“I wouldnt be able to say, but that area has been zoned ‘rural’ since I came here. The municipal plan came affect in 1989, so I would think if there was anything constructed after that date they would not be legal,” said Davis.
That would be a reference to the Town’s Municipal Plan and Development Regulations, which came into effect in 1989.
Councillor Ray Noel noted that that, as there are indeed a number of houses built on the extension, he wanted to see more research doe before making a vote.
Councillor David Kennedy explained further the quandary the town was in.
“There have been conversations, but something has got to happen… either government takes it out of or zone and municipal planning area, or they let us control it. Because you can’t have it in your zone and not control it. We’ve tried to initiate many different discussions with government on this over the last ten or twelve years, and there really has been no headway. There was even a meeting one time with the residents themselves, to let them know what we’re trying to do. So, the government really needs to have some serious conversations,” said Kennedy.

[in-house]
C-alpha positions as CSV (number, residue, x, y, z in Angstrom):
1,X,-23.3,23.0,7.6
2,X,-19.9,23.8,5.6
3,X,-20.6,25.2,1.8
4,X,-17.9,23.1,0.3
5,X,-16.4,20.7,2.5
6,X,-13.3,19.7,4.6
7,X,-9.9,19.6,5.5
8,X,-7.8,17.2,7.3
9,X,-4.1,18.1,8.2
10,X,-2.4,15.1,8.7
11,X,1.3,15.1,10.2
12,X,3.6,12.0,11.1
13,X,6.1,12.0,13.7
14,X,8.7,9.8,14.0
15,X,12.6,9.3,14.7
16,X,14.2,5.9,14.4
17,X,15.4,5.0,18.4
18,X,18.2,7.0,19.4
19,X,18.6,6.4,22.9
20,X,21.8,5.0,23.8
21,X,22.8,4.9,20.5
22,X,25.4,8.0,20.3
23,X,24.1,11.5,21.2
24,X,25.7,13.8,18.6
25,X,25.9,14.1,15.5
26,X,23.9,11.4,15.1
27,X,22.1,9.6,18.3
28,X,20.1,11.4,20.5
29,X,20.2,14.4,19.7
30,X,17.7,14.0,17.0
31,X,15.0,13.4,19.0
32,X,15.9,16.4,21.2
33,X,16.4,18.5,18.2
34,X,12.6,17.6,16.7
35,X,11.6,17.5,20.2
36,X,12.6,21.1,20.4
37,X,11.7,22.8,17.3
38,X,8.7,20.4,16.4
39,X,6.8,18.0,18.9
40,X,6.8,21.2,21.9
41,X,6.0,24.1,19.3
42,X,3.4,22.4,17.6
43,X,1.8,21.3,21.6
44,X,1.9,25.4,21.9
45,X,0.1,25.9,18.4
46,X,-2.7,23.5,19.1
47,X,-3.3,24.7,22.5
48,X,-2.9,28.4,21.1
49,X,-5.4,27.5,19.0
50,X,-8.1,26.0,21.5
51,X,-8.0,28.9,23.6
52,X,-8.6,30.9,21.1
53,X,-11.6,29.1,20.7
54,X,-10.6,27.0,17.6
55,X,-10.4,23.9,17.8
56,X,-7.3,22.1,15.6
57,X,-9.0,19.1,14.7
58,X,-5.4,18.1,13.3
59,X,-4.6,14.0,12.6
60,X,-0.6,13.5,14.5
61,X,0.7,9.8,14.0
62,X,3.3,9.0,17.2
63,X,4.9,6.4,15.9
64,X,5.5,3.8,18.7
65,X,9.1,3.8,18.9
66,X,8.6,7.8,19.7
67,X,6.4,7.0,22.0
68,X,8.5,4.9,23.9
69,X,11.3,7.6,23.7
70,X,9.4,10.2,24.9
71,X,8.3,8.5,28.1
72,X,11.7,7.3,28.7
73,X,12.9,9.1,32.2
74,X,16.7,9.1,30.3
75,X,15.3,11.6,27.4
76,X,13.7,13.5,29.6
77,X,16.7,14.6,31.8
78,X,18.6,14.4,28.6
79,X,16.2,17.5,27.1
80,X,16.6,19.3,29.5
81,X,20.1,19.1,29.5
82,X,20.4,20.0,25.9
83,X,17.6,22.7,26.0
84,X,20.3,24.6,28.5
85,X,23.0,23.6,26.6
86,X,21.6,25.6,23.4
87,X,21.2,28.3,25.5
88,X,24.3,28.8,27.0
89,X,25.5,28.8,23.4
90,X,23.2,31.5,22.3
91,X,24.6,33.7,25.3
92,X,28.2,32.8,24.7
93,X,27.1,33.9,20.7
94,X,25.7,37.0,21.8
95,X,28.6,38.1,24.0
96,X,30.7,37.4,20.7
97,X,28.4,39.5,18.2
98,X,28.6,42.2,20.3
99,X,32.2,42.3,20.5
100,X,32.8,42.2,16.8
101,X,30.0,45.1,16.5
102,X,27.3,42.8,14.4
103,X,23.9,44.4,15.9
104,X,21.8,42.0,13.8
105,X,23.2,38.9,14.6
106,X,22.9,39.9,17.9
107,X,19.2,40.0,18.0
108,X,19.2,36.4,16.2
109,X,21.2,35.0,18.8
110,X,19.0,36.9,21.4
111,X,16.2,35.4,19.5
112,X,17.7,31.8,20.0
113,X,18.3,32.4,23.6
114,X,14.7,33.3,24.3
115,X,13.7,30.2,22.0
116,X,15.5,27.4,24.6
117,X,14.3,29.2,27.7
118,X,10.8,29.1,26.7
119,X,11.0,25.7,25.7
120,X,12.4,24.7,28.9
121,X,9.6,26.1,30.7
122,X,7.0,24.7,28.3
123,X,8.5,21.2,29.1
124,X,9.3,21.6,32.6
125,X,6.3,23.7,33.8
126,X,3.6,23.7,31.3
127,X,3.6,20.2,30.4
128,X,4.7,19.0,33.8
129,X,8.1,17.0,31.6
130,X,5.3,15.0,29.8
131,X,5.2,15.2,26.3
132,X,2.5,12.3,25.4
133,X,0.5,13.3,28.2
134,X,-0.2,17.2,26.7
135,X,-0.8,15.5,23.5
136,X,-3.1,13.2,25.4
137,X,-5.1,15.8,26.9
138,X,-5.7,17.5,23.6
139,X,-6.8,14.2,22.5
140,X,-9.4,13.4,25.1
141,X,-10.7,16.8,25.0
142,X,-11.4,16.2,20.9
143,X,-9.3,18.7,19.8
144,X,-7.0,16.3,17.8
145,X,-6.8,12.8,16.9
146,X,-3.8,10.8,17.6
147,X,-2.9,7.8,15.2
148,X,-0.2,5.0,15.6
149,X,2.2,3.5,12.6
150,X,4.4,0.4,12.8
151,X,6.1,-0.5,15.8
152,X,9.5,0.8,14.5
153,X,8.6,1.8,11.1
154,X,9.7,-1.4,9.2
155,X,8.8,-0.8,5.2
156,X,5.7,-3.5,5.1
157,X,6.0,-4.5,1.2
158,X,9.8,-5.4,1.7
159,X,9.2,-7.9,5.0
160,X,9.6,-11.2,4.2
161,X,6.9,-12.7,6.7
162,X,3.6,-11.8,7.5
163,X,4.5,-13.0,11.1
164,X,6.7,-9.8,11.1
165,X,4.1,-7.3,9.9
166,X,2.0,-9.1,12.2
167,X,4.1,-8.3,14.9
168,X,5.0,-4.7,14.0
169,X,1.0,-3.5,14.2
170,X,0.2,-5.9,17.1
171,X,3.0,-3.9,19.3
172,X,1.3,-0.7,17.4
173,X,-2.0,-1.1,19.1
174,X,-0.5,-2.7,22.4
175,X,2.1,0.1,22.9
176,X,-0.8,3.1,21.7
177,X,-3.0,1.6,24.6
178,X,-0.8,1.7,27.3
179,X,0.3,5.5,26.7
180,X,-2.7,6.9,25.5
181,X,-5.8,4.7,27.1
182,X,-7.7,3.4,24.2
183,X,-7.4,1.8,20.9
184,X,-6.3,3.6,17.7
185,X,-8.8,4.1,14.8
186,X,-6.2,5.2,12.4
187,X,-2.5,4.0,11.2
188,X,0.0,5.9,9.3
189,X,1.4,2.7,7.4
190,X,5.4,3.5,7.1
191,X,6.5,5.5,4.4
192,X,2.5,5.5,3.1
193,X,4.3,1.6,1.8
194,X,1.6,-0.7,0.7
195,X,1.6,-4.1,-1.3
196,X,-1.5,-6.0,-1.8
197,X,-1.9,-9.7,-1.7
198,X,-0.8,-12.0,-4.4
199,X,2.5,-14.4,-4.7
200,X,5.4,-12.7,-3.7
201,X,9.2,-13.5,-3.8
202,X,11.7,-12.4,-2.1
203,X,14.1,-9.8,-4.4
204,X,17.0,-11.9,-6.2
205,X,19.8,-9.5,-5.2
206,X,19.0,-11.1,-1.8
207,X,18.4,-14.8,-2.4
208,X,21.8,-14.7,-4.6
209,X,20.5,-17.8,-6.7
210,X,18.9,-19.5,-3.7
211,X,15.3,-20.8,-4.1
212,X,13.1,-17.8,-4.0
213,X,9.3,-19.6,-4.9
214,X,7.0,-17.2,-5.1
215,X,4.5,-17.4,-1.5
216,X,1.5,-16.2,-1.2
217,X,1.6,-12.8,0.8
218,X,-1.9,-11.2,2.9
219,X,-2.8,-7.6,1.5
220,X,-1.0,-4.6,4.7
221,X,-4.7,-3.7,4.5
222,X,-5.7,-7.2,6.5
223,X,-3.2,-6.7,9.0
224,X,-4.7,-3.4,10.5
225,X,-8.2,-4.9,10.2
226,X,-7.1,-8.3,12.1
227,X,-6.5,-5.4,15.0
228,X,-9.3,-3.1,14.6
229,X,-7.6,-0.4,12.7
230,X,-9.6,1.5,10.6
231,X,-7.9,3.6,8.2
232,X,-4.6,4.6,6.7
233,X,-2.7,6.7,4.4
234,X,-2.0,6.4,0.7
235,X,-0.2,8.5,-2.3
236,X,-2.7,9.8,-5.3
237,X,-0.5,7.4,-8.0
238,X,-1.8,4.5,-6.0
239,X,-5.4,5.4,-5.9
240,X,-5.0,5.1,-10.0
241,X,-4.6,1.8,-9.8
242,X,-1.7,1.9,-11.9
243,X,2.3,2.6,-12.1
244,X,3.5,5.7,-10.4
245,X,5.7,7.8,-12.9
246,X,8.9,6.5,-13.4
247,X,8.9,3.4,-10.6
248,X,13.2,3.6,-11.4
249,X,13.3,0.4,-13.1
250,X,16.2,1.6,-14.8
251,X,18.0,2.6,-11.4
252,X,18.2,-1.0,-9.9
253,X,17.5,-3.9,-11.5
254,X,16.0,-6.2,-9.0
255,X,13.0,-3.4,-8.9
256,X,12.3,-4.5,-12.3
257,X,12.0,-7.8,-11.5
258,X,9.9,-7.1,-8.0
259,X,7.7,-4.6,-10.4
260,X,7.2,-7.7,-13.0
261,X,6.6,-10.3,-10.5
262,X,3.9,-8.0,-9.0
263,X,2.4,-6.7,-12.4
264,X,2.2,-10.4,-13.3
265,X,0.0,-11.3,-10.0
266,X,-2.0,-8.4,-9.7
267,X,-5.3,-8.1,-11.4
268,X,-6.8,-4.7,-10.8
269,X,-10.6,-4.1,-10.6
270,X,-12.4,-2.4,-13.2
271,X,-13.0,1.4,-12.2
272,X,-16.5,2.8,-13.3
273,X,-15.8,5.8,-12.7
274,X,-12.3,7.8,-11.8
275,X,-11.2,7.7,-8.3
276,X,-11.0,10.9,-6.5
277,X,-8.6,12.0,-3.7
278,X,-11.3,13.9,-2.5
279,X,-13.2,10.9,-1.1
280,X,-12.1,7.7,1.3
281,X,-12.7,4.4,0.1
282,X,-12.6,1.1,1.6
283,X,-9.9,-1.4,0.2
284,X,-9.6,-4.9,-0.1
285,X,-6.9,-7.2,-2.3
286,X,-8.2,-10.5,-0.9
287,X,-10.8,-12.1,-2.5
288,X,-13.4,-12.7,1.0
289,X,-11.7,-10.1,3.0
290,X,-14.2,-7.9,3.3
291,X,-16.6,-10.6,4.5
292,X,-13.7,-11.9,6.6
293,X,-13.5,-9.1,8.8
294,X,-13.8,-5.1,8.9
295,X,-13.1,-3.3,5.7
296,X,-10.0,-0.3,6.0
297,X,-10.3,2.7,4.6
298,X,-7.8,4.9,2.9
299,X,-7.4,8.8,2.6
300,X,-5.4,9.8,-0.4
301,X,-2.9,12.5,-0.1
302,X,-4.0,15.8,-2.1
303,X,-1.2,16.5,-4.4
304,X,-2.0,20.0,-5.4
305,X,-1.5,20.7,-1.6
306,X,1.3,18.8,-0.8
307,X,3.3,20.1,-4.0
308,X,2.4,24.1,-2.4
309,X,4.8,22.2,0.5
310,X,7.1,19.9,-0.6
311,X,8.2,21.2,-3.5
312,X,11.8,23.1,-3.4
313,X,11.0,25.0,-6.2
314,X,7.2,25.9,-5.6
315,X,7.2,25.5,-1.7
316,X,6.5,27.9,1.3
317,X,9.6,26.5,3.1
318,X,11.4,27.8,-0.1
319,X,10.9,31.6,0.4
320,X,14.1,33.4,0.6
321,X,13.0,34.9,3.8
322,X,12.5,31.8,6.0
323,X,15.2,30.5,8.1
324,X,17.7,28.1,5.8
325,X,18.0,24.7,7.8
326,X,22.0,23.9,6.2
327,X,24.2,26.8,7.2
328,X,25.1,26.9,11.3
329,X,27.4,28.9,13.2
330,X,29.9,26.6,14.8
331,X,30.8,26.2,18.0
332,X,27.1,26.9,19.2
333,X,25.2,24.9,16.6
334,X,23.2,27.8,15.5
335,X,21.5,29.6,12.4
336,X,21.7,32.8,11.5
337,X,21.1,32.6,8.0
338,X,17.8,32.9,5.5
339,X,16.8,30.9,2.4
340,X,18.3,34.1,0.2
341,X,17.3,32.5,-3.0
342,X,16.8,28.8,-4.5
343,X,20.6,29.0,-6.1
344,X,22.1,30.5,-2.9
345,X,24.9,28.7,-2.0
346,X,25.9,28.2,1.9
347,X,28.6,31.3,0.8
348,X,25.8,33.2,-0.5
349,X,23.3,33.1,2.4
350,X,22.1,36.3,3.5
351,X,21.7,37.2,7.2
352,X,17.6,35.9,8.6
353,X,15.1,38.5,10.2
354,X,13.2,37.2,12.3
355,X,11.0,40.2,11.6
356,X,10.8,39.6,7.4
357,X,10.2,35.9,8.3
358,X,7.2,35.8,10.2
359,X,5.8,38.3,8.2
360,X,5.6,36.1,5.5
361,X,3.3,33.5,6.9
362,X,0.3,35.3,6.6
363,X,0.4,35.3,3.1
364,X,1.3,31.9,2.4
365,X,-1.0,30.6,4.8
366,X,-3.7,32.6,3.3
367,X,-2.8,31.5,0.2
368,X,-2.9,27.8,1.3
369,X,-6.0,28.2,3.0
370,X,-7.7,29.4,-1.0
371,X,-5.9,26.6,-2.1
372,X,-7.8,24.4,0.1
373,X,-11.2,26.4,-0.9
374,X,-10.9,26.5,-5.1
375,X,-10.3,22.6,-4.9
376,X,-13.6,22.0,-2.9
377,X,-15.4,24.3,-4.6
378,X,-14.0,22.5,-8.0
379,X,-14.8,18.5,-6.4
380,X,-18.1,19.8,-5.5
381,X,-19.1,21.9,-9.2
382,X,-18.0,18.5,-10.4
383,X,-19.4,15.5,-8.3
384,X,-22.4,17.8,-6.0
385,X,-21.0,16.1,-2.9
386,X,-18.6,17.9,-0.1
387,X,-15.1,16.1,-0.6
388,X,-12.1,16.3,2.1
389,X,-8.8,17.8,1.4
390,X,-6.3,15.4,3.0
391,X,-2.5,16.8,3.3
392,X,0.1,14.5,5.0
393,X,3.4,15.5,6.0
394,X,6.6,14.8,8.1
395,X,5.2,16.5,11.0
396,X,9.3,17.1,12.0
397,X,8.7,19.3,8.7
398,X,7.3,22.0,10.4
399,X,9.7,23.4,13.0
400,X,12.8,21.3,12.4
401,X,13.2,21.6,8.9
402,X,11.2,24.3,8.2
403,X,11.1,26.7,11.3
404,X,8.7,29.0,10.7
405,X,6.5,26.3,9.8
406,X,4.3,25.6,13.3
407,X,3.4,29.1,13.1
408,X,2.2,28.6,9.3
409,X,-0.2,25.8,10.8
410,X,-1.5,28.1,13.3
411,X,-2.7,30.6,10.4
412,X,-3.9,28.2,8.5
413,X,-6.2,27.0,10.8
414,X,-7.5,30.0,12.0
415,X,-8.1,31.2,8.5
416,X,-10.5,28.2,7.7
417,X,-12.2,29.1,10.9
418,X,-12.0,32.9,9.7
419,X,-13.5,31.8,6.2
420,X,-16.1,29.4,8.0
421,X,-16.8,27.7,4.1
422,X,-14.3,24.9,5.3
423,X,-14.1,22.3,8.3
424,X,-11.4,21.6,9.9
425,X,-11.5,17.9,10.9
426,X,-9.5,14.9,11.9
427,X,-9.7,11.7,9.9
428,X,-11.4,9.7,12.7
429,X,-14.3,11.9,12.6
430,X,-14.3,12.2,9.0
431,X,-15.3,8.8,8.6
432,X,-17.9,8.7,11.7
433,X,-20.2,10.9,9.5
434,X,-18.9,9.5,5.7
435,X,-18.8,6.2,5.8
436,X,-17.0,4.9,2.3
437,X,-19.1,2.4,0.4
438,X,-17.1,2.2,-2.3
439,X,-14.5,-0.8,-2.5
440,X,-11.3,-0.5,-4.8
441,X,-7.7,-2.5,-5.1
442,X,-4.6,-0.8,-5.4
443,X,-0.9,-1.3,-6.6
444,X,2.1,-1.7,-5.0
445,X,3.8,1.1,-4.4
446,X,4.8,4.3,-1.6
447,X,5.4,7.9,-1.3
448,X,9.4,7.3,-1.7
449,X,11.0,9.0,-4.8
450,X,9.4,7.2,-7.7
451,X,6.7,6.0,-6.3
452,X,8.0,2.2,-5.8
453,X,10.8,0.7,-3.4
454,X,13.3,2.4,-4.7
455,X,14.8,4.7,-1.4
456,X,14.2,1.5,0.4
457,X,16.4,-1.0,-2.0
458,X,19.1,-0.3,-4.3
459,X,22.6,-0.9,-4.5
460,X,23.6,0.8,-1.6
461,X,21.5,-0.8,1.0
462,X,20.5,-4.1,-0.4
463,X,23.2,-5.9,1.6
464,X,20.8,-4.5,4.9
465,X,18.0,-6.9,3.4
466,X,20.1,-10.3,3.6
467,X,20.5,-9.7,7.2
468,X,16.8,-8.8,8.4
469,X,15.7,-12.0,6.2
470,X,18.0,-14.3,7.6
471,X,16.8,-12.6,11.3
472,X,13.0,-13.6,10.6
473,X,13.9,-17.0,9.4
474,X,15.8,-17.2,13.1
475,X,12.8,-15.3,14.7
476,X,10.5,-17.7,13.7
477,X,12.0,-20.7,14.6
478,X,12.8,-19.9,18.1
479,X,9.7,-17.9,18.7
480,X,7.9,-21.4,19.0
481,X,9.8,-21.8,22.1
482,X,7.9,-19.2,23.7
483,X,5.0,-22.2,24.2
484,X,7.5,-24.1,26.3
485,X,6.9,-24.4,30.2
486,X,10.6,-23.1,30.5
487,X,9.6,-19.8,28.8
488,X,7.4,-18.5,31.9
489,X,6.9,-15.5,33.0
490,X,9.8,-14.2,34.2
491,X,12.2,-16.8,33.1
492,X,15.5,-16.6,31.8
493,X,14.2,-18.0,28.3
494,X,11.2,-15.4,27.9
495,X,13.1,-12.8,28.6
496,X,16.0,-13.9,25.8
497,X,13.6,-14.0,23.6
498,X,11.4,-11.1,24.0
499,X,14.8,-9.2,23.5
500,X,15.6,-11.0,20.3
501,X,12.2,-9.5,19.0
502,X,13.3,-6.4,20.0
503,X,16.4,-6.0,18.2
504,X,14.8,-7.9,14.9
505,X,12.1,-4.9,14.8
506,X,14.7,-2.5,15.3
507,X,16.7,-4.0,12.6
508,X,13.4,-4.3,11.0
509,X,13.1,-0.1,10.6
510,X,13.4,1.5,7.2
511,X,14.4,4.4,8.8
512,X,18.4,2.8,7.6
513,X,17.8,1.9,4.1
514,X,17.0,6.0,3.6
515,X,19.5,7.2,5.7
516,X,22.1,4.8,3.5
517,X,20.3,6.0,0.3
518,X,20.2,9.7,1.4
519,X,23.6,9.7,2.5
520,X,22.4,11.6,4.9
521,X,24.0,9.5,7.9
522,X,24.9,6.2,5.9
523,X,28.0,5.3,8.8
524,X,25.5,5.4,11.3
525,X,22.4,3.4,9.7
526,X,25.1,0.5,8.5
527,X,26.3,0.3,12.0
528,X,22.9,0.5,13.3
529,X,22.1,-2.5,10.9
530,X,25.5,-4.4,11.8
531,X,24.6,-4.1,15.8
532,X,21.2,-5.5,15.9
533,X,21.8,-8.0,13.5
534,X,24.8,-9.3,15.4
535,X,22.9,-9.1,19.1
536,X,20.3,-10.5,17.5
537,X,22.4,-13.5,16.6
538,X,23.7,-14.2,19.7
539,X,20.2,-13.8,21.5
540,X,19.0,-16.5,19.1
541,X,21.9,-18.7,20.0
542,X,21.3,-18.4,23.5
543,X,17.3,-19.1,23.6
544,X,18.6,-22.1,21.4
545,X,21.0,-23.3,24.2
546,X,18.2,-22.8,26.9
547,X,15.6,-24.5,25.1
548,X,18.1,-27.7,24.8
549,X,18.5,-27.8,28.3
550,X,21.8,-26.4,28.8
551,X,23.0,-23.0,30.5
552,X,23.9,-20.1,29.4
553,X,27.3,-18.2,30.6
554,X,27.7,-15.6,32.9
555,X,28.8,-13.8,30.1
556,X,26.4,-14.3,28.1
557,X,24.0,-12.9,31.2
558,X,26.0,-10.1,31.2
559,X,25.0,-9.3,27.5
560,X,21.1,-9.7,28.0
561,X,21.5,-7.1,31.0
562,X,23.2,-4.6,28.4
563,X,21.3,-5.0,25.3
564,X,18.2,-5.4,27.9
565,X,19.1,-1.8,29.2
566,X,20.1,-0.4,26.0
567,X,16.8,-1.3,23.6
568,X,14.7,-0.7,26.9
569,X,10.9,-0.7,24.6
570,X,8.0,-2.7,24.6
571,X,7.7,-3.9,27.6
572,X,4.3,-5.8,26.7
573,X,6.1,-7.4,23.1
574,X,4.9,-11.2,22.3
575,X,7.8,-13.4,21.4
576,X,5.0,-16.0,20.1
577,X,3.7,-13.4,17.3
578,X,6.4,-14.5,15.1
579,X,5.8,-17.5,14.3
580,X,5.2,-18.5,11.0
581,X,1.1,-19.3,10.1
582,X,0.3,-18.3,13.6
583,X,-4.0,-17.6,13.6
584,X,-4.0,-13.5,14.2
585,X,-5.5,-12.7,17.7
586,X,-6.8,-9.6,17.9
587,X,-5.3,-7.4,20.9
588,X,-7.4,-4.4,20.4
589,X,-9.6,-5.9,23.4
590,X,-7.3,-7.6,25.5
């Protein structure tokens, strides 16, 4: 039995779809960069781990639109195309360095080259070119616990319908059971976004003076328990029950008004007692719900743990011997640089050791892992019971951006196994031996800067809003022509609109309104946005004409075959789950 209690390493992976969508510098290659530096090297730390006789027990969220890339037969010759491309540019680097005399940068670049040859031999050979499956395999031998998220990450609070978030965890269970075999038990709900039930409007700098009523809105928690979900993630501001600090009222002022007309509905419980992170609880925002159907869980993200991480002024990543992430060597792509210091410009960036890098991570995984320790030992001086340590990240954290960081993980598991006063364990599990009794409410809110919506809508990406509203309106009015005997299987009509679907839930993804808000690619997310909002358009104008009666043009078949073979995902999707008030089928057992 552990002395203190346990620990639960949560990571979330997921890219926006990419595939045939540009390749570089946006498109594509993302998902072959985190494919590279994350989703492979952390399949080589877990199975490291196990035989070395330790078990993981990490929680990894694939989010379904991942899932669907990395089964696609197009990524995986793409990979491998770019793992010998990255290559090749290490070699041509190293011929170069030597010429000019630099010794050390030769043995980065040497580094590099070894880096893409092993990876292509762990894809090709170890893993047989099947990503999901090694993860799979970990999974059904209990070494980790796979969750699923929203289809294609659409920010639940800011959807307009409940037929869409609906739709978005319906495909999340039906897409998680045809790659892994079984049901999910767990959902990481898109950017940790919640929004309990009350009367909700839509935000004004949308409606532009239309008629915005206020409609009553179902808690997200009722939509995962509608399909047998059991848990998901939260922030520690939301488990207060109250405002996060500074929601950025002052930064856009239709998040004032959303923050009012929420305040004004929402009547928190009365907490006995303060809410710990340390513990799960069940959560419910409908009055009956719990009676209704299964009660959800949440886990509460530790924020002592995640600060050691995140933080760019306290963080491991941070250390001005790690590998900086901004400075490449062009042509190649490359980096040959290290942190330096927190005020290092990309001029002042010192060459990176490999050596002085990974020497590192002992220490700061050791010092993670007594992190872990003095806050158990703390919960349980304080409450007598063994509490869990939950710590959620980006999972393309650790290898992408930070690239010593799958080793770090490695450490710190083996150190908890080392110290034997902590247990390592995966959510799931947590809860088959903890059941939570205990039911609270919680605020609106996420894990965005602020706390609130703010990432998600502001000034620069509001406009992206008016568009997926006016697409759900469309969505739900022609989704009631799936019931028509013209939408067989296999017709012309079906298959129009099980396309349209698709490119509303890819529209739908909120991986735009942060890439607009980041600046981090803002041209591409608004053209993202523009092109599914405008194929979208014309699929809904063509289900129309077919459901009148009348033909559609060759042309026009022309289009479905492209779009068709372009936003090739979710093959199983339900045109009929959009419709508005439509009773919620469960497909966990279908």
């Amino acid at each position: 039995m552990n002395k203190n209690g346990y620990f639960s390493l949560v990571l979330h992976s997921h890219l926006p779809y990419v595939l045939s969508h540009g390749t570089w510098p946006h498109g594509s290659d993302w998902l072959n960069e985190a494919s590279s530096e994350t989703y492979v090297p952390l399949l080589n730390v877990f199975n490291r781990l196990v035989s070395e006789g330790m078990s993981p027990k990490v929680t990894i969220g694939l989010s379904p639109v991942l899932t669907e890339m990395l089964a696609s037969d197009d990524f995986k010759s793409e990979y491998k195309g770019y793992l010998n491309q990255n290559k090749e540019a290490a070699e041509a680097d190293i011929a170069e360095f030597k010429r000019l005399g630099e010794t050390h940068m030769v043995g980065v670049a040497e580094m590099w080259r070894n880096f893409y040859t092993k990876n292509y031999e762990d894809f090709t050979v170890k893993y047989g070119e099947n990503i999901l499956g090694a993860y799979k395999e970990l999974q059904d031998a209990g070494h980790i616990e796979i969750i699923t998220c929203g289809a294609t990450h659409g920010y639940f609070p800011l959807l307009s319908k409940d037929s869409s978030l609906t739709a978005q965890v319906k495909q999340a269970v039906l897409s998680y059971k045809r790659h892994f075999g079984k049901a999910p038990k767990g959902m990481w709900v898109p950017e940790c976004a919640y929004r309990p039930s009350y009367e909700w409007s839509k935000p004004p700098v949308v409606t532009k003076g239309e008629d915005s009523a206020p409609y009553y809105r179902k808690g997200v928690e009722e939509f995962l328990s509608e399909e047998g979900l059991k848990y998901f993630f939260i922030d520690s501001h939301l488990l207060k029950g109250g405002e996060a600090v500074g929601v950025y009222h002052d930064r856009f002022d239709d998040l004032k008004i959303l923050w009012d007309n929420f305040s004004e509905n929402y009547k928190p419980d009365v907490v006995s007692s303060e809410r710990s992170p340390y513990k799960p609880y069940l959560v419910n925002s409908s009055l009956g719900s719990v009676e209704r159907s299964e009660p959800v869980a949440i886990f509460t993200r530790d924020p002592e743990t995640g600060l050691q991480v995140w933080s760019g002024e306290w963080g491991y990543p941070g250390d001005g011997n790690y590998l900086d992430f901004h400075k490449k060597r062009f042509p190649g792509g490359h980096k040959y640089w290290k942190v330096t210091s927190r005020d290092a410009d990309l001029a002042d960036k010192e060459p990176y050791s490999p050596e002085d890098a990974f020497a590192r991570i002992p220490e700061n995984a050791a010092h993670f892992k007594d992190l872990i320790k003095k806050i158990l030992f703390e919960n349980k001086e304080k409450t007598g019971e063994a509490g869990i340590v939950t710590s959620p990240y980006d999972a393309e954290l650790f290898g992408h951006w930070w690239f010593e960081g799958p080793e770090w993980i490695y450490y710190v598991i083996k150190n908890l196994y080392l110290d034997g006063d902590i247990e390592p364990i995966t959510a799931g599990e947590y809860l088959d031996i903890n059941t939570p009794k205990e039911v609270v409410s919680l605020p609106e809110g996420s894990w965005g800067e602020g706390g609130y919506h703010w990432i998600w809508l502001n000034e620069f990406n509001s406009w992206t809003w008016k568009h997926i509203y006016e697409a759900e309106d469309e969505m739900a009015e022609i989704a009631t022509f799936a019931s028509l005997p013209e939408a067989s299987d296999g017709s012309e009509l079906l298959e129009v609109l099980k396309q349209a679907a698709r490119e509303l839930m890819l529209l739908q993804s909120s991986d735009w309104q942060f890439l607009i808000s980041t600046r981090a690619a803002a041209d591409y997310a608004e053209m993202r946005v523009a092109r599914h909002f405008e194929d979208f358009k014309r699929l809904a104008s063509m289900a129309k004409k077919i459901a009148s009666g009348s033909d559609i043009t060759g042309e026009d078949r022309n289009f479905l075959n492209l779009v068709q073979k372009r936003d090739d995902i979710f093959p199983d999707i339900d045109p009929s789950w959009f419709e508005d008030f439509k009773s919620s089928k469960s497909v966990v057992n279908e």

Councillor Doyle carried on the conversation.
“Unfortunately, I see us backed into a corner by the provincial government in this situation because, according to the law, they’re not allowed to build there, all the houses up there are illegal, if they go to sell their houses, they can’t get compliance letter from the Town or anything. So, we need to start making some progress on this situation,” said Doyle.
Councillor Noel again iterated that he would like further discussion and more information before voting on the matter.
The motion was made to defer voting on the stop work order, but councillor Vic Jenkins then asked if they ought to issue a stop-work order at least to halt construction until council makes a final decision.